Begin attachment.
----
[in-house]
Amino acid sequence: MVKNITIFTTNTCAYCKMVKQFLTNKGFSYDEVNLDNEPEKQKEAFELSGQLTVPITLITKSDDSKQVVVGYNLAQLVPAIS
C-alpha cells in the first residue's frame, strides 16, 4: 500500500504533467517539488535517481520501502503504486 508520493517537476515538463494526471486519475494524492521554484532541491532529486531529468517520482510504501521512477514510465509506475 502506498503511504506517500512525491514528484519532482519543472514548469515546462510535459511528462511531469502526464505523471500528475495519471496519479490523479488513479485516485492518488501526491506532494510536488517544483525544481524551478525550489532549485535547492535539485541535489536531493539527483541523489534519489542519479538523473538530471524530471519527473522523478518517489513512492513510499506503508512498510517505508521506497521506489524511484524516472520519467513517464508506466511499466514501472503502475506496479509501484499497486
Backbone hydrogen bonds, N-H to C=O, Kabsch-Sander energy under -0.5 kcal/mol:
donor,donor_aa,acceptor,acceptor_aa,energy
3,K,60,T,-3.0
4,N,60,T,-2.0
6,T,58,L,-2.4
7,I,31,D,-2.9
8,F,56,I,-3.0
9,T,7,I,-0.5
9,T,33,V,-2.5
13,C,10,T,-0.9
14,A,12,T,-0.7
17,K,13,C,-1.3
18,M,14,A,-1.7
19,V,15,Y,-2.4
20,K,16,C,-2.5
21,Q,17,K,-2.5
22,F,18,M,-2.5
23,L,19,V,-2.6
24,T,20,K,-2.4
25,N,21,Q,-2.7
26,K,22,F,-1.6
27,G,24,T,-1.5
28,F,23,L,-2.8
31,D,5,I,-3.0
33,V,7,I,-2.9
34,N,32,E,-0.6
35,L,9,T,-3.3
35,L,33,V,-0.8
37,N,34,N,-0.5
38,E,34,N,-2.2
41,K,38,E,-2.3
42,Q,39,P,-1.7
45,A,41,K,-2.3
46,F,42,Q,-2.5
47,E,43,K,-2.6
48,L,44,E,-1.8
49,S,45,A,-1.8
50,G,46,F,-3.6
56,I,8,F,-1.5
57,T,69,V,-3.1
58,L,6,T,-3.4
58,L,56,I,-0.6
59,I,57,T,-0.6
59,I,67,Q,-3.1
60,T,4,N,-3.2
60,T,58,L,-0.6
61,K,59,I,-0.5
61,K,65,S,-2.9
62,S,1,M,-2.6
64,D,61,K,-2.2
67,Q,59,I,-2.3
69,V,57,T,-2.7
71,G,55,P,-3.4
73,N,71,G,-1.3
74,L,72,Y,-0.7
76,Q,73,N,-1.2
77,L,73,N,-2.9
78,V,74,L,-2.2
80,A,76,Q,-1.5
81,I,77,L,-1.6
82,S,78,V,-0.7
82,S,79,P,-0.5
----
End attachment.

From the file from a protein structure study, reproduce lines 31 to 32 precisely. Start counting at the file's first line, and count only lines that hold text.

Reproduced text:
35,L,33,V,-0.8
37,N,34,N,-0.5